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Ontario to establish working group to deal with Greenbelt probe fallout

TORONTO — The province says it is creating a working group to implement recommendations made in a damning auditor general’s report on the government’s decision to remove land from the protected Greenbelt.

A memo from Premier Doug Ford’s chief of staff and the secretary of the cabinet to ministers’ chiefs of staff and deputy ministers says all cabinet submissions to address the recommendations must be complete and include options and risks during the approval process.

The memo comes as the province works to implement 14 of 15 recommendations from Auditor General Bonnie Lysyk, although Ford has said the government will not review its decision to open up part of the Greenbelt to housing development.

Lysyk found that developers who had access to Housing Minister Steve Clark’s chief of staff, Ryan Amato, at a housing conference dinner last September wound up with 92 per cent of the land that was removed from the Greenbelt.

The integrity commissioner is reviewing Ford’s request to investigate Amato.

Lysyk found that the process of opening up the Greenbelt was biased toward certain prominent developers that also disregarded or ignored possible environmental, agricultural and financial risks and impacts.

Last year, the province took 7,400 acres of land out of the Greenbelt and replaced it with about 9,400 acres elsewhere.

Lysyk found that when specific properties tied to prominent developers did not meet the environmental criteria to build on those lands, the criteria was dropped, rather than look for other parcels of land.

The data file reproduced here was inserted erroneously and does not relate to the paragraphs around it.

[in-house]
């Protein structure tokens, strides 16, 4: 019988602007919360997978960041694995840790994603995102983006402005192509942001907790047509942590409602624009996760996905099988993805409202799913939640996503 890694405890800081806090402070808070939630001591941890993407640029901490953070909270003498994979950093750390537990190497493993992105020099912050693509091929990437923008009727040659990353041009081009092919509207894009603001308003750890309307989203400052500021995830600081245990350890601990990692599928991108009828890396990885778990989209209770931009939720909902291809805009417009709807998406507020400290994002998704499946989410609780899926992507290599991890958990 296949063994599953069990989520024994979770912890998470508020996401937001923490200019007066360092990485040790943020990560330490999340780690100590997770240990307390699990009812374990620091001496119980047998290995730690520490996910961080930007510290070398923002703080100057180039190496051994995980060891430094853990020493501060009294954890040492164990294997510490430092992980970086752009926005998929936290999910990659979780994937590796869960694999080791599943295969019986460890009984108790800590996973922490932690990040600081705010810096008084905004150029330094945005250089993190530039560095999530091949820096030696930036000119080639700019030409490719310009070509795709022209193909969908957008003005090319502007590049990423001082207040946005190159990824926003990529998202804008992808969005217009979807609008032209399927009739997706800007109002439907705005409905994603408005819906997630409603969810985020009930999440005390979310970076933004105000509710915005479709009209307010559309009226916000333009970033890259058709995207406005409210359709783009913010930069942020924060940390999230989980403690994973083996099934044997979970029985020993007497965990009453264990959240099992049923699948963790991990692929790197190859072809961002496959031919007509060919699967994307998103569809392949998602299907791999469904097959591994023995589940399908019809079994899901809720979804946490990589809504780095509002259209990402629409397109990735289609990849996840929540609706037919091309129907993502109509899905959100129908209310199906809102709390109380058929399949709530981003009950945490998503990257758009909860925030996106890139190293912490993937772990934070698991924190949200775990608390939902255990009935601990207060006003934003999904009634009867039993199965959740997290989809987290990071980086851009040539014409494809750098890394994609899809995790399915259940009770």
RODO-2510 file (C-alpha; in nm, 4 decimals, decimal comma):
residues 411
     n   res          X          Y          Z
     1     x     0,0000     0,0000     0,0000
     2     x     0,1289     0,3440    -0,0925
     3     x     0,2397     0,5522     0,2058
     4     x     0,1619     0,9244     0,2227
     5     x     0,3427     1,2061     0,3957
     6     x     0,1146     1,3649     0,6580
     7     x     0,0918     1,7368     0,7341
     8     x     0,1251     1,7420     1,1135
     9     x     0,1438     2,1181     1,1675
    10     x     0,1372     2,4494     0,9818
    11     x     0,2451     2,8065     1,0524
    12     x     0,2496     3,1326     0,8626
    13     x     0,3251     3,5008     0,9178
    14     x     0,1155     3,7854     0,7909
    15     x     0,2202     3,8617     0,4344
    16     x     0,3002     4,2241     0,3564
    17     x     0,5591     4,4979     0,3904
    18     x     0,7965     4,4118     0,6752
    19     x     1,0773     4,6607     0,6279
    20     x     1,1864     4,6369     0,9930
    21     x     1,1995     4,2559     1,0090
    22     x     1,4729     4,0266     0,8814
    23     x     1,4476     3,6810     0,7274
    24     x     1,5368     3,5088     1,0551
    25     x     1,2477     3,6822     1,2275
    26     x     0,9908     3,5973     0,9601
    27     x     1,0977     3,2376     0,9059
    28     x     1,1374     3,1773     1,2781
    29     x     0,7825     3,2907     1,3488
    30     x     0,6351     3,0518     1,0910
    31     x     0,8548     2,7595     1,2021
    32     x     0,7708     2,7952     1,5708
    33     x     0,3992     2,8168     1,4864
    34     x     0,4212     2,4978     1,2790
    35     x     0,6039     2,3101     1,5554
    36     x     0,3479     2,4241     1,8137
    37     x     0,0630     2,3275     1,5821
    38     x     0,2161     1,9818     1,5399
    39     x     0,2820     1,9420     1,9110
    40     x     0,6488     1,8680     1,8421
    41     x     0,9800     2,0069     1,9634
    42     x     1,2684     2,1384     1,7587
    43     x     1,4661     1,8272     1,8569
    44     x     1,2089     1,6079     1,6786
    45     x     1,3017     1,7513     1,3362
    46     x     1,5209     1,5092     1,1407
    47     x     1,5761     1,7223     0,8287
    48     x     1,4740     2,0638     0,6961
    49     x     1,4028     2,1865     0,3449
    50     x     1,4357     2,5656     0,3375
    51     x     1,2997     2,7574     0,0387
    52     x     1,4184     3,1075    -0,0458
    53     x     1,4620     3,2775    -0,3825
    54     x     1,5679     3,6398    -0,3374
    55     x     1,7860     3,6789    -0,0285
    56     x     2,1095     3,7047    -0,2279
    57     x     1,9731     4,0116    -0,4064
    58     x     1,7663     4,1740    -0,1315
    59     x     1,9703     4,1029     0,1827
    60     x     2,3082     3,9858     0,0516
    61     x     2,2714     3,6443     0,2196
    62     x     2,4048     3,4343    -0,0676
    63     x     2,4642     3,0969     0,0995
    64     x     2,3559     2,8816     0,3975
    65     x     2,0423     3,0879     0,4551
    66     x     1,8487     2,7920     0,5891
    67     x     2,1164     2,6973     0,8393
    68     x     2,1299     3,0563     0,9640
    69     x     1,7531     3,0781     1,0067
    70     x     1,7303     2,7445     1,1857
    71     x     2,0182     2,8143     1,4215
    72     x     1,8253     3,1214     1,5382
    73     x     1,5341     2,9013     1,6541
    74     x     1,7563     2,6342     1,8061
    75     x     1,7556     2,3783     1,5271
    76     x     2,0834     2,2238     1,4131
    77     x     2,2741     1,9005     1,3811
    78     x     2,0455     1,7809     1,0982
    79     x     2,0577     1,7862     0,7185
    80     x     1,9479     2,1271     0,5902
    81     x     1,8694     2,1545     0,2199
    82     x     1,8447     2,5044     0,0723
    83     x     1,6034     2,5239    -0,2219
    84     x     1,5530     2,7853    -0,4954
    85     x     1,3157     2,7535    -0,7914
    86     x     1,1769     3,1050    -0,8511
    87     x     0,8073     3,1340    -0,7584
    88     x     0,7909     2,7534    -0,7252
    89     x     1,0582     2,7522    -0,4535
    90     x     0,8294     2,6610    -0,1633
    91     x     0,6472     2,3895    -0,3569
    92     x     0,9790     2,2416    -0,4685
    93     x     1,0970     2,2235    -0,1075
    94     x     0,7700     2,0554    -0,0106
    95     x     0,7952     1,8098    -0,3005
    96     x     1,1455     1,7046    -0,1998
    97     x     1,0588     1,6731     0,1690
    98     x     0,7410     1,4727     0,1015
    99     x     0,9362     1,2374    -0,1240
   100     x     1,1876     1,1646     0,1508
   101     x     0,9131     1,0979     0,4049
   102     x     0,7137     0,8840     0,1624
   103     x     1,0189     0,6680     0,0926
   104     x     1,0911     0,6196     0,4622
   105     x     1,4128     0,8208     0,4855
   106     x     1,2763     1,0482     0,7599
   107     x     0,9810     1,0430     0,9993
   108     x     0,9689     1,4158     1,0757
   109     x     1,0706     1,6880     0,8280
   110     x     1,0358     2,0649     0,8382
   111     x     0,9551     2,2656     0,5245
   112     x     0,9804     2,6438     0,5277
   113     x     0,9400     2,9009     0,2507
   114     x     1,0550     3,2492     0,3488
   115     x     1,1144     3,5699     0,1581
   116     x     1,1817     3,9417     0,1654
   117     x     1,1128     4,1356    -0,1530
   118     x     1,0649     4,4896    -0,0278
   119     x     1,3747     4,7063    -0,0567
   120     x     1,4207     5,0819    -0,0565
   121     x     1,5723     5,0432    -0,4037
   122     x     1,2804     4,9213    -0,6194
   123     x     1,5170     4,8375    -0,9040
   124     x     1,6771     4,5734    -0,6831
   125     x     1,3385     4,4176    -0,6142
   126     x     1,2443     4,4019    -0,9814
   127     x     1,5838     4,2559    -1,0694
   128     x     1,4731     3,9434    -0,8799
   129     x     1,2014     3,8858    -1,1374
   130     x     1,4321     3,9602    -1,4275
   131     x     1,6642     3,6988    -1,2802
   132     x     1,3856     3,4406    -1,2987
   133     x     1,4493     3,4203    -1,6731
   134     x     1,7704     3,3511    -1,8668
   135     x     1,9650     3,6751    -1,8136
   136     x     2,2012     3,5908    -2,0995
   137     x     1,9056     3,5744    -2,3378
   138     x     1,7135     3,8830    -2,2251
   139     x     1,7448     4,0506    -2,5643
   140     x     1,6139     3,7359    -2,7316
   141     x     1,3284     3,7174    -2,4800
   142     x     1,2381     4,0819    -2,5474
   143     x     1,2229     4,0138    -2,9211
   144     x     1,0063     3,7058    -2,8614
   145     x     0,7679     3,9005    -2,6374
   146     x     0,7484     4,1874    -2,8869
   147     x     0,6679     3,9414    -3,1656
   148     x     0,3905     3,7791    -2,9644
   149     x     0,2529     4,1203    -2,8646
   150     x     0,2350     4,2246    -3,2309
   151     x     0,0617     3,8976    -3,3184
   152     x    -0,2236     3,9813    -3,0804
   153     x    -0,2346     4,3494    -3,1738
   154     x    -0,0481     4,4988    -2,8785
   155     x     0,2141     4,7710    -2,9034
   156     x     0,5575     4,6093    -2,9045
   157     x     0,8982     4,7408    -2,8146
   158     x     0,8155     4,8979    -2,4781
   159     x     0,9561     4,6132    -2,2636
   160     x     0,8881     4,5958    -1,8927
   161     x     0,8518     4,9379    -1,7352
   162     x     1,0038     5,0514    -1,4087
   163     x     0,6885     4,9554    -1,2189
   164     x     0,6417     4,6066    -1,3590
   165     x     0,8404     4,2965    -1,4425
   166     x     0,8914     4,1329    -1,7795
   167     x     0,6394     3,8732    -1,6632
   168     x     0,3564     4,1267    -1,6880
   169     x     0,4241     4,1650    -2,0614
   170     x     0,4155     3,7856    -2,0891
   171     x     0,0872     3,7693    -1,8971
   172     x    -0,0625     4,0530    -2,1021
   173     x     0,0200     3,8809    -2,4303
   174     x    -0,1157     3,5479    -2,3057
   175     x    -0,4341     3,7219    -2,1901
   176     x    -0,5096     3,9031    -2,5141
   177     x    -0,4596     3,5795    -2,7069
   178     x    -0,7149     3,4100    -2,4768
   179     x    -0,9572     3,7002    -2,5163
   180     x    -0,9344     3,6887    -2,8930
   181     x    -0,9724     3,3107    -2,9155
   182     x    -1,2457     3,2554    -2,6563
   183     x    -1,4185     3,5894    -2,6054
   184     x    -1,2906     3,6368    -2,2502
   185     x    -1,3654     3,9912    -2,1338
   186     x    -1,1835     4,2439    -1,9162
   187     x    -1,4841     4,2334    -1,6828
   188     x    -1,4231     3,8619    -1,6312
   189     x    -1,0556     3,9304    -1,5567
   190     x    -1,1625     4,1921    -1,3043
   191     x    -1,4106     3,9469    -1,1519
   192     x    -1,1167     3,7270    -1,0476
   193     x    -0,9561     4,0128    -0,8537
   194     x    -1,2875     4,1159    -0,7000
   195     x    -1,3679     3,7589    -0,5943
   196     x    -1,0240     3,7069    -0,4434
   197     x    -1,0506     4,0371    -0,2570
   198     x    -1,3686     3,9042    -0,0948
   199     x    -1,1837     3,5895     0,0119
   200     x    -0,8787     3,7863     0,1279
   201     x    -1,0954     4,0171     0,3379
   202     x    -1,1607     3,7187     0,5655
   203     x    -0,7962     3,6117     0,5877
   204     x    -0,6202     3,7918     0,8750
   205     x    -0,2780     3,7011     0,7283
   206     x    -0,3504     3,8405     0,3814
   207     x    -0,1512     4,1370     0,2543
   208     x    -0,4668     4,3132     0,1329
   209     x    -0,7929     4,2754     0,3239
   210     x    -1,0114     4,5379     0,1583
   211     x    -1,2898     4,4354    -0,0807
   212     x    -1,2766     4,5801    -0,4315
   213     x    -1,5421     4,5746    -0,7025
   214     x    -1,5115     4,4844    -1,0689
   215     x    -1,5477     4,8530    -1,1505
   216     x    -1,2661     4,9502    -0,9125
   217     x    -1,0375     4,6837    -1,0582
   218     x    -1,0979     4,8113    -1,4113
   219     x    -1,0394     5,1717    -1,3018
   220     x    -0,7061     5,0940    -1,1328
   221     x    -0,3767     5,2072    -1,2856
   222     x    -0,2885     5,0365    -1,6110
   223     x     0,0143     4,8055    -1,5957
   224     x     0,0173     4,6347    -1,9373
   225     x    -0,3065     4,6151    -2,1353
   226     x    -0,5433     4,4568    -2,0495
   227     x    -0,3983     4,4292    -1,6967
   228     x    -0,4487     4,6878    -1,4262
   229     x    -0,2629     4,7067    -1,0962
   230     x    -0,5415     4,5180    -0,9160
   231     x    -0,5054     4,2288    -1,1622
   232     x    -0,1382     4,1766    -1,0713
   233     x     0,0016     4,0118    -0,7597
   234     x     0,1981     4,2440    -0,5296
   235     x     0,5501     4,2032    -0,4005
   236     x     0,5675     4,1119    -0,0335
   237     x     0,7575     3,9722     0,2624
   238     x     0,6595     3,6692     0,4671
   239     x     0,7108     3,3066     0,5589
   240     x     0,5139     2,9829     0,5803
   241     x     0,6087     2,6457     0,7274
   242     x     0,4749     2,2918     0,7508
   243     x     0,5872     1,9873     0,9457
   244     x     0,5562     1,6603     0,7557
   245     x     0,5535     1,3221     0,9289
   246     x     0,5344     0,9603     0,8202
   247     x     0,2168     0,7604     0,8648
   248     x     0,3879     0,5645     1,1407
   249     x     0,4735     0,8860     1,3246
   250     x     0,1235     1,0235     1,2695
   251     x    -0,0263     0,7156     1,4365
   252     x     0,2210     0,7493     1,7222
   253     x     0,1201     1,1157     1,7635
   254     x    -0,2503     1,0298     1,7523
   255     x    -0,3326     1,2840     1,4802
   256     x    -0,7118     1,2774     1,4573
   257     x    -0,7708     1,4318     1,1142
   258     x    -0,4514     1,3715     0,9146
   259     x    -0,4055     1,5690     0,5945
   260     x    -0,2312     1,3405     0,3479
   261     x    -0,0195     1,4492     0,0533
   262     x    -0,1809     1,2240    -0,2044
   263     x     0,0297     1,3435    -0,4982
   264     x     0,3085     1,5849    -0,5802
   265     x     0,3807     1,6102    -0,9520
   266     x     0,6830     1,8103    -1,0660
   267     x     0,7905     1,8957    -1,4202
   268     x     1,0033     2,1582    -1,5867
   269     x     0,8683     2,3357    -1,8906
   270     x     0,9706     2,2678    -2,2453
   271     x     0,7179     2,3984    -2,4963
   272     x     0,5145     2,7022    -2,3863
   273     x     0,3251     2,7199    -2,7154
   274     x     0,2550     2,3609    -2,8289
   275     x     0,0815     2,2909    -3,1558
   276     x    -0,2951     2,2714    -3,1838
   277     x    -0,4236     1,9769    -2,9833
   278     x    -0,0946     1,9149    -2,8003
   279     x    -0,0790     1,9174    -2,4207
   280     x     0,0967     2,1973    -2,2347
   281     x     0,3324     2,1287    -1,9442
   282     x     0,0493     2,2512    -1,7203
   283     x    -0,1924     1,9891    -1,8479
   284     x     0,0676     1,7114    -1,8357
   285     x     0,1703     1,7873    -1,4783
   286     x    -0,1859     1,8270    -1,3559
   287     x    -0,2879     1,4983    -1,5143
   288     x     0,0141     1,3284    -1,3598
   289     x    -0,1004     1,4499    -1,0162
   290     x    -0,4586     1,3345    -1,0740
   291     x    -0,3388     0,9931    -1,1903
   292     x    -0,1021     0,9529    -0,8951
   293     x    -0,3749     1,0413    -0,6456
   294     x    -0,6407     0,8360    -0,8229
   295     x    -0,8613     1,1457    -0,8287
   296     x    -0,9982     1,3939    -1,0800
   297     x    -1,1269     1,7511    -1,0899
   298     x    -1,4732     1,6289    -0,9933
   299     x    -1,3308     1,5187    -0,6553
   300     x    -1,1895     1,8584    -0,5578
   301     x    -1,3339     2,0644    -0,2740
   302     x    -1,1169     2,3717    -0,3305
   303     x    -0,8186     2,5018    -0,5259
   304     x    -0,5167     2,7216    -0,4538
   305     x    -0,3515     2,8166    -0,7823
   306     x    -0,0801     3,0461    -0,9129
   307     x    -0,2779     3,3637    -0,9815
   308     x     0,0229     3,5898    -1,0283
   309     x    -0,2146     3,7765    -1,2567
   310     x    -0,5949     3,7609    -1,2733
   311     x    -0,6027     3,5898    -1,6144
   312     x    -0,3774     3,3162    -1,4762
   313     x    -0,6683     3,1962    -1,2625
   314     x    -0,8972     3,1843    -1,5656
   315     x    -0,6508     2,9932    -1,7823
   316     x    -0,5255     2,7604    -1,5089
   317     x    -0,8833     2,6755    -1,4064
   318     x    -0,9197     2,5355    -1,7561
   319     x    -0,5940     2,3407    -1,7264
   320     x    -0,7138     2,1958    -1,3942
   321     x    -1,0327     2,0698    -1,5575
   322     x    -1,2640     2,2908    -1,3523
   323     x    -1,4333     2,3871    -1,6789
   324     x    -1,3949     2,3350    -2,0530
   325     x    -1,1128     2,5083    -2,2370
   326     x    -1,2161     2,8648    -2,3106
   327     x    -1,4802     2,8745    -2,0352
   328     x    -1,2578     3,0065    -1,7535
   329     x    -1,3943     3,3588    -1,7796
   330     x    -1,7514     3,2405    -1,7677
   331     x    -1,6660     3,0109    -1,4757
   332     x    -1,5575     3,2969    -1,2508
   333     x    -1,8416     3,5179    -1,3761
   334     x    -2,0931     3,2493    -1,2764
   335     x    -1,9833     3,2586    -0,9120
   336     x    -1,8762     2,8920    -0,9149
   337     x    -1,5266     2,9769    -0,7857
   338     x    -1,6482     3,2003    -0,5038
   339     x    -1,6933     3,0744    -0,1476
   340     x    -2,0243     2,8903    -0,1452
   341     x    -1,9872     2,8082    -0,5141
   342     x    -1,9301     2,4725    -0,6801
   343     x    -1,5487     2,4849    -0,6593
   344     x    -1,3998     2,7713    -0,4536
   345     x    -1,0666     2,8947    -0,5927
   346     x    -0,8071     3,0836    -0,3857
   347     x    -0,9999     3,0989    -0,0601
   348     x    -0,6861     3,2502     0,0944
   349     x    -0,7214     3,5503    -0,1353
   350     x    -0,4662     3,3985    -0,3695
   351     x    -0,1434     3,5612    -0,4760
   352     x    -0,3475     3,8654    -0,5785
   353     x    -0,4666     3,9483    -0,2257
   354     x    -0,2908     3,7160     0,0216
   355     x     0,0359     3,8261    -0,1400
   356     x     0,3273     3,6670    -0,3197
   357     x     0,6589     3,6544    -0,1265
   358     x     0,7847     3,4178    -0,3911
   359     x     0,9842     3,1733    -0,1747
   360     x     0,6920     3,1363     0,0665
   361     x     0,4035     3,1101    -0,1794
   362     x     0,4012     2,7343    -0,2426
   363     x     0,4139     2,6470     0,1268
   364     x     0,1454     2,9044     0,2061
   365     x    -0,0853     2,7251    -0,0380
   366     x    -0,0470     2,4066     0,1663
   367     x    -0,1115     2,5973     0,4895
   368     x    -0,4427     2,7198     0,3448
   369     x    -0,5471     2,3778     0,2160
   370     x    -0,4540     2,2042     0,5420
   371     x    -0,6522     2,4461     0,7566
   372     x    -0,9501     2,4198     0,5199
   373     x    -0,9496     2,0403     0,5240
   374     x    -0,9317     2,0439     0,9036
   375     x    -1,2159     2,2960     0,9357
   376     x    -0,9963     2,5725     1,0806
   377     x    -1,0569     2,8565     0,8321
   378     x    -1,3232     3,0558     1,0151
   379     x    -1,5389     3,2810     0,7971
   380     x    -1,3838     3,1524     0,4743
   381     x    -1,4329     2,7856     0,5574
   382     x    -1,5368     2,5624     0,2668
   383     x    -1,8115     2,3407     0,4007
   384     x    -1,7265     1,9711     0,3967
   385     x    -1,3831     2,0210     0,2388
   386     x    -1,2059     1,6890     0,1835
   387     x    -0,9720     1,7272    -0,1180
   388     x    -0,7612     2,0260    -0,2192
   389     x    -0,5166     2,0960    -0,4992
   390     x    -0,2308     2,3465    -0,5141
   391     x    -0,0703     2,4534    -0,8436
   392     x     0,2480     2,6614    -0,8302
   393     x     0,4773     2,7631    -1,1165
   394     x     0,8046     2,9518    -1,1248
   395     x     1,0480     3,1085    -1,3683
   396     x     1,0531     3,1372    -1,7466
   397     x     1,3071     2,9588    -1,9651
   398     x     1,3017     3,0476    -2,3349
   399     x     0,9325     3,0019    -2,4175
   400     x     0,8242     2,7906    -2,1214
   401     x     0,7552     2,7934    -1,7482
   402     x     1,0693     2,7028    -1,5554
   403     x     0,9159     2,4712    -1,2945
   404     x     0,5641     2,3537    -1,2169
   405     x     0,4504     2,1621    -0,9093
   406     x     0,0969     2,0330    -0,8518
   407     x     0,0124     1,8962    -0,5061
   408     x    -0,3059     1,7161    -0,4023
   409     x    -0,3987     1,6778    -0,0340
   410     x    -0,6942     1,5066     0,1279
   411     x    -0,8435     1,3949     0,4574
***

“A comprehensive response to the report is a top priority and a working group is being established to support implementation,” the memo said.

Until the working group is operational, chiefs of staff and deputy ministers must provide appropriate consultation, including with Indigenous leaders. The memo also said submission timelines for cabinet and cabinet committees allow enough time for due diligence by officials and consideration by committee members.

Lysyk found the Greenbelt removal was done far too quickly over a three-week period and the entire process was largely controlled by Amato.

Both Ford and Clark have denied they tipped off developers before they removed land from the Greenbelt and said they have not received any benefit from that decision.

Both said they had little knowledge of the details of the land swap before it went to cabinet last year.

Ford admitted the Greenbelt land selection process was flawed and pledged to do better going forward

The leaders of opposition parties, along with experts, questioned whether a chief of staff could make a decision on an important government file without the housing minister’s knowledge. 

Amato was assigned to his role as Clark’s chief of staff by the premier’s office.

Among Lysyk’s other recommendations was a call for “records retention,” as some emails were missing when she looked for them. Personal emails were also used during the process, she found.

Lysyk also admonished the government for its use of confidentiality agreements, which non-political members of the public service had to sign as it worked on which lands to remove from the Greenbelt.

That’s another area the province said it is addressing.

“We also ask that during this period, all instances where confidentiality agreements are proposed be flagged for cabinet office and/or Treasury Board Secretariat, who will bring these matters to our attention,” the memo said.

“Please ensure adherence to records retention requirements, including the documentation of materials received by third parties and only use government emails for work related matters.”

This report by The Canadian Press was first published Aug. 14, 2023.

Liam Casey, The Canadian Press


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